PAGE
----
Although initially leading the Democratic primary and receiving robust support from Latinos, the consolidation after Super Tuesday hit Bernie Sanders’ campaign hard. On April 8 he formally suspended his campaign. Photo: Wikimedia Commons

Senator Bernie Sanders suspended his campaign for presidency on April 8, in the midst of two unprecedented catastrophes— the coronavirus and its subsequent economic downturn. This decision positions former Vice President Joe Biden as the 2020 Democratic Presidential candidate. Latinos had supported Sanders in large numbers and, moving forward, apparent nominee Biden would benefit from securing these votes to defeat President Trump.      

Sanders’ campaign changed history with the most money and contributions in individual donations than any other campaign. At the beginning of March, he had raised $167 million in total. It was funded by individuals without corporate PACs, committees that can spend unlimited money from corporations, associations, or individuals with political interests. 

Sanders was largely known for his young base — young people who came out to vote for him above any other candidate, with 76% of voters under the age of 30 across 6 states on Super Tuesday. Latinos were also disproportionately drawn to his policies, having boosted his wins in the first three states to vote for the primary. Latinos donated $8.3 million to the Sanders campaign in 2019, more than to any other candidate.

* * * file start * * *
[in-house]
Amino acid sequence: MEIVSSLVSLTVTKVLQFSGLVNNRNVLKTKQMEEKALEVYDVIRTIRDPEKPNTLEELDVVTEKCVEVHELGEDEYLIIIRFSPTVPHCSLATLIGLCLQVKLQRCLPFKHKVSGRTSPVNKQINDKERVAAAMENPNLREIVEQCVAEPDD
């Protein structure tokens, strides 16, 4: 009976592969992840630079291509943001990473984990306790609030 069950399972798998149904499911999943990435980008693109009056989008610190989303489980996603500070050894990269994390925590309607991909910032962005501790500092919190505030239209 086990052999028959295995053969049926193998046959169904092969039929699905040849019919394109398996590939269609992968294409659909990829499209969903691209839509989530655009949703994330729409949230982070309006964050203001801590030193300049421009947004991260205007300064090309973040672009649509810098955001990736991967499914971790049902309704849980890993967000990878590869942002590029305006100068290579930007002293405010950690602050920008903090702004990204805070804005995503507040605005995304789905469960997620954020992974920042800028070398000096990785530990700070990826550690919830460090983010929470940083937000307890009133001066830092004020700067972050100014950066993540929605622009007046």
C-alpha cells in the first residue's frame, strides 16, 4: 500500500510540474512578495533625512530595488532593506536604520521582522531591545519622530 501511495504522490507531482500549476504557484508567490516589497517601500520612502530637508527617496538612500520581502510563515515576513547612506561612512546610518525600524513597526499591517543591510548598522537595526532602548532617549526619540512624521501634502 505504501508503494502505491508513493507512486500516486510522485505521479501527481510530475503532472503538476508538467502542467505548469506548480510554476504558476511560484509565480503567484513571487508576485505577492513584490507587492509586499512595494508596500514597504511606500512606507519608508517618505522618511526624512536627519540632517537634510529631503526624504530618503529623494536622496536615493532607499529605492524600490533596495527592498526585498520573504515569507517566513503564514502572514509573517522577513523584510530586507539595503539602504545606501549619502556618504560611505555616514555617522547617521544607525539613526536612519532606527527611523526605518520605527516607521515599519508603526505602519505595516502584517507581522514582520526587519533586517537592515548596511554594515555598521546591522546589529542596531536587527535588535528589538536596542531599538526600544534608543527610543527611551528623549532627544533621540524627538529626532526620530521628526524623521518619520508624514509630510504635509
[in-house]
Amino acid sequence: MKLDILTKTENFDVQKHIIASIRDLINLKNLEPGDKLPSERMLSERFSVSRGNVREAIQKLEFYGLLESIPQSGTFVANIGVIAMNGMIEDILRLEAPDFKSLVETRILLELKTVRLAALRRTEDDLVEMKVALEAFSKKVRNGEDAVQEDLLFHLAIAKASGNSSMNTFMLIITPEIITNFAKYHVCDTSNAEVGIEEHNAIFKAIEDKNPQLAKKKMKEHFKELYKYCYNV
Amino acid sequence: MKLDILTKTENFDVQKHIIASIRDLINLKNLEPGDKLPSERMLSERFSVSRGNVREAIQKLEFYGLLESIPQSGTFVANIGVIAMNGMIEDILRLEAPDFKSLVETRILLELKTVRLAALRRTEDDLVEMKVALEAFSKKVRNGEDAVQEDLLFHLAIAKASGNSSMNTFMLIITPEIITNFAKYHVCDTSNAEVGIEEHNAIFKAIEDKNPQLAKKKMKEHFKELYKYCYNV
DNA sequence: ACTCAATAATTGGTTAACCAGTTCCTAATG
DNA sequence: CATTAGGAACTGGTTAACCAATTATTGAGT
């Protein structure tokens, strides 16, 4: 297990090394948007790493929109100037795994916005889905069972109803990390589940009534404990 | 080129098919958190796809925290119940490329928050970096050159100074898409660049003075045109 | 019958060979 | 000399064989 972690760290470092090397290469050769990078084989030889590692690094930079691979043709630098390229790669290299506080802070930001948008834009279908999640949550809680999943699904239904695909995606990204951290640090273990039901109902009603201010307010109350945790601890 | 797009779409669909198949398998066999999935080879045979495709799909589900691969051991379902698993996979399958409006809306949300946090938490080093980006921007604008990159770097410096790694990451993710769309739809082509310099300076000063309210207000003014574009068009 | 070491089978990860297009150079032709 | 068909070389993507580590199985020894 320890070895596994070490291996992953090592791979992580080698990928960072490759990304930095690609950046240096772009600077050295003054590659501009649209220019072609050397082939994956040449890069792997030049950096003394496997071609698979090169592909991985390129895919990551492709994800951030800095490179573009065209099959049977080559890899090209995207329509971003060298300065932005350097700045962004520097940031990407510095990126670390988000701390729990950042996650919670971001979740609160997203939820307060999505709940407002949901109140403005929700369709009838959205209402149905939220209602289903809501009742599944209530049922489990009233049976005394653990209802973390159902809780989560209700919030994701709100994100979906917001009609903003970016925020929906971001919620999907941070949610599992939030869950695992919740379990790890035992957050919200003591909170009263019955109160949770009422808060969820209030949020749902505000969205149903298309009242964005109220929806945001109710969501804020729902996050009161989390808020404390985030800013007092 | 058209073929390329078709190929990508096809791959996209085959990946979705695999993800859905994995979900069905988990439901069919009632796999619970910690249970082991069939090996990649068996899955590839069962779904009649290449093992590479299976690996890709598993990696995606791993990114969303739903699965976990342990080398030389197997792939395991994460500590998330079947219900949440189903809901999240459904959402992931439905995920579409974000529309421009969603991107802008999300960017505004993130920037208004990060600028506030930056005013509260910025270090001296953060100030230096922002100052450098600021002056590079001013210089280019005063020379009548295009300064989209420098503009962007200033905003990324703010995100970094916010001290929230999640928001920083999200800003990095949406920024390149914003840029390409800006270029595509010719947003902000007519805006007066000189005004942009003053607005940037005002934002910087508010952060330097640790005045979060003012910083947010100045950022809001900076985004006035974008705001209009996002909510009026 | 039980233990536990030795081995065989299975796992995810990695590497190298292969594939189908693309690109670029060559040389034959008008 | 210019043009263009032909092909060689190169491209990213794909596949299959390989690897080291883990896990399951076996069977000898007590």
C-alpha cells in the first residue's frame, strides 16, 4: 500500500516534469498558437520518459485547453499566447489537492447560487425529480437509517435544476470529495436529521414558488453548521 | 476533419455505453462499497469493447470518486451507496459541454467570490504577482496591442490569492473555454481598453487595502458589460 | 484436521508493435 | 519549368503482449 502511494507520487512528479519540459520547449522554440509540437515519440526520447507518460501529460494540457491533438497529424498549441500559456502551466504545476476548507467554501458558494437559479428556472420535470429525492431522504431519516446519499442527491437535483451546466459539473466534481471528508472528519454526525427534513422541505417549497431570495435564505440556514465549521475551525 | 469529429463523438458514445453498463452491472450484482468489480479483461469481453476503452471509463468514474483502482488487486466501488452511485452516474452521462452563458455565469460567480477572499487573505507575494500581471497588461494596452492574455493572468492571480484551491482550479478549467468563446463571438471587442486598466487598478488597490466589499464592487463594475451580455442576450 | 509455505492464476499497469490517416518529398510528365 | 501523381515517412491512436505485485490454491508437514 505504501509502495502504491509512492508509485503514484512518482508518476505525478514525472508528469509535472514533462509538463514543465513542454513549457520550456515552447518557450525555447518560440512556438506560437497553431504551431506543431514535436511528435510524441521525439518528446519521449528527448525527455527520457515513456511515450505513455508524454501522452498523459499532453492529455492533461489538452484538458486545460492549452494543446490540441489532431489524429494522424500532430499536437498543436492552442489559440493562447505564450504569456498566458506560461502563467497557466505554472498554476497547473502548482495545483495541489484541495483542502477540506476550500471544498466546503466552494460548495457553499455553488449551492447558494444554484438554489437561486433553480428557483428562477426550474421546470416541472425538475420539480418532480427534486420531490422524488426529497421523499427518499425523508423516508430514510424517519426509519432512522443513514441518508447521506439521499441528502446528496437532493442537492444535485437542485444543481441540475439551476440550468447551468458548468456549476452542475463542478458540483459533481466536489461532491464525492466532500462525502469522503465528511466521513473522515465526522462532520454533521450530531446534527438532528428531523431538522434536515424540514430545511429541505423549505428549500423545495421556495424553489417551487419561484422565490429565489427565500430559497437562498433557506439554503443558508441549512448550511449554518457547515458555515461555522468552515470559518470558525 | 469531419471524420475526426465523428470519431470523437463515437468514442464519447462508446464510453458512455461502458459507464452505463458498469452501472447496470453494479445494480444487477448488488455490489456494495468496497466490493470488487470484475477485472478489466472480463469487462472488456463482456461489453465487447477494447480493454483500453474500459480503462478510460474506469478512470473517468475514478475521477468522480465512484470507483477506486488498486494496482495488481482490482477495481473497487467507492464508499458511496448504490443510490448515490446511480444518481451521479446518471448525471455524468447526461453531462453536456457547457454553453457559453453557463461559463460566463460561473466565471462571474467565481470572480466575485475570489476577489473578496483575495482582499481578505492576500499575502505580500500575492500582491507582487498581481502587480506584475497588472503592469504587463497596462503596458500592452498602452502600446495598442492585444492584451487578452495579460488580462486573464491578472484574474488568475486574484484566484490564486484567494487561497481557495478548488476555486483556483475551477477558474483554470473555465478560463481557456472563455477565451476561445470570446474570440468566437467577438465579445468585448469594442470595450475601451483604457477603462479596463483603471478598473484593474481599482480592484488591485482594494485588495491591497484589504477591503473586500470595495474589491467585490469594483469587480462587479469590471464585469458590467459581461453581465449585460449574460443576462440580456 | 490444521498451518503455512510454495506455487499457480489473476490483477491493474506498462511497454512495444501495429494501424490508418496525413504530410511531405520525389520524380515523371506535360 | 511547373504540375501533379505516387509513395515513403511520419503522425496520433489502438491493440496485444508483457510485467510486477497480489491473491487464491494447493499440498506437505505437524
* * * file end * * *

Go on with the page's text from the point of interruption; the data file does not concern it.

Aside from proposing critical immigration reform, the broad support from Latino voters can be explained by Sanders’ platforms that centered around poor and working-class people in the United States, like Medicare For All, advocating for free public college for all, regardless of class, location or immigration status, along with the cancellation of all student debt.  

Latino support for the Sanders’ campaign was “undeniable”, said Marisa Franco, co-founder of the Mijente grassroots and digital organization. “He’s working for it. Because his platform speaks to our people and because of the concept of palabras,” she said in March.

In the past decade, since the 2008 housing crisis, U.S-born Latino communities and individuals have been economically crushed — never having fully recovered from the recession. Now, during the coronavirus pandemic, Latinos are suffering and dying at exponential rates, and feeling the pressures of sky-rocketing unemployment. Sanders campaigned on a platform that would have ameliorated the everyday financial conditions and healthcare of people affected by this economic crash. 

In November, 32 million Latinos will be eligible to vote, and it’s no secret that in order to win,  a candidate needs our support. In the coming months, Trump and Biden will be campaigning to win over this group that largely supported Sanders. 

In his response to the suspension of the campaign, Biden acknowledged the power of the Sanders’ movement and acknowledged recognition of the ‘ideological debate’ that Sanders said he’d won. After Sanders’ announcement, Biden Tweeted this message: “And to Bernie’s supporters: I know that I need to earn your votes. And I know that might take time….You’re more than welcome: You’re needed.”


Luna Olavarría Gallegos (she/her/hers) is a Content Writer for Pulso. She's a storyteller working at the intersections of culture and global politics, and has been published in The Guardian, The FADER and Remezcla. Based in New York, she’s originally from a bicultural home in New Mexico. 📧: [email protected]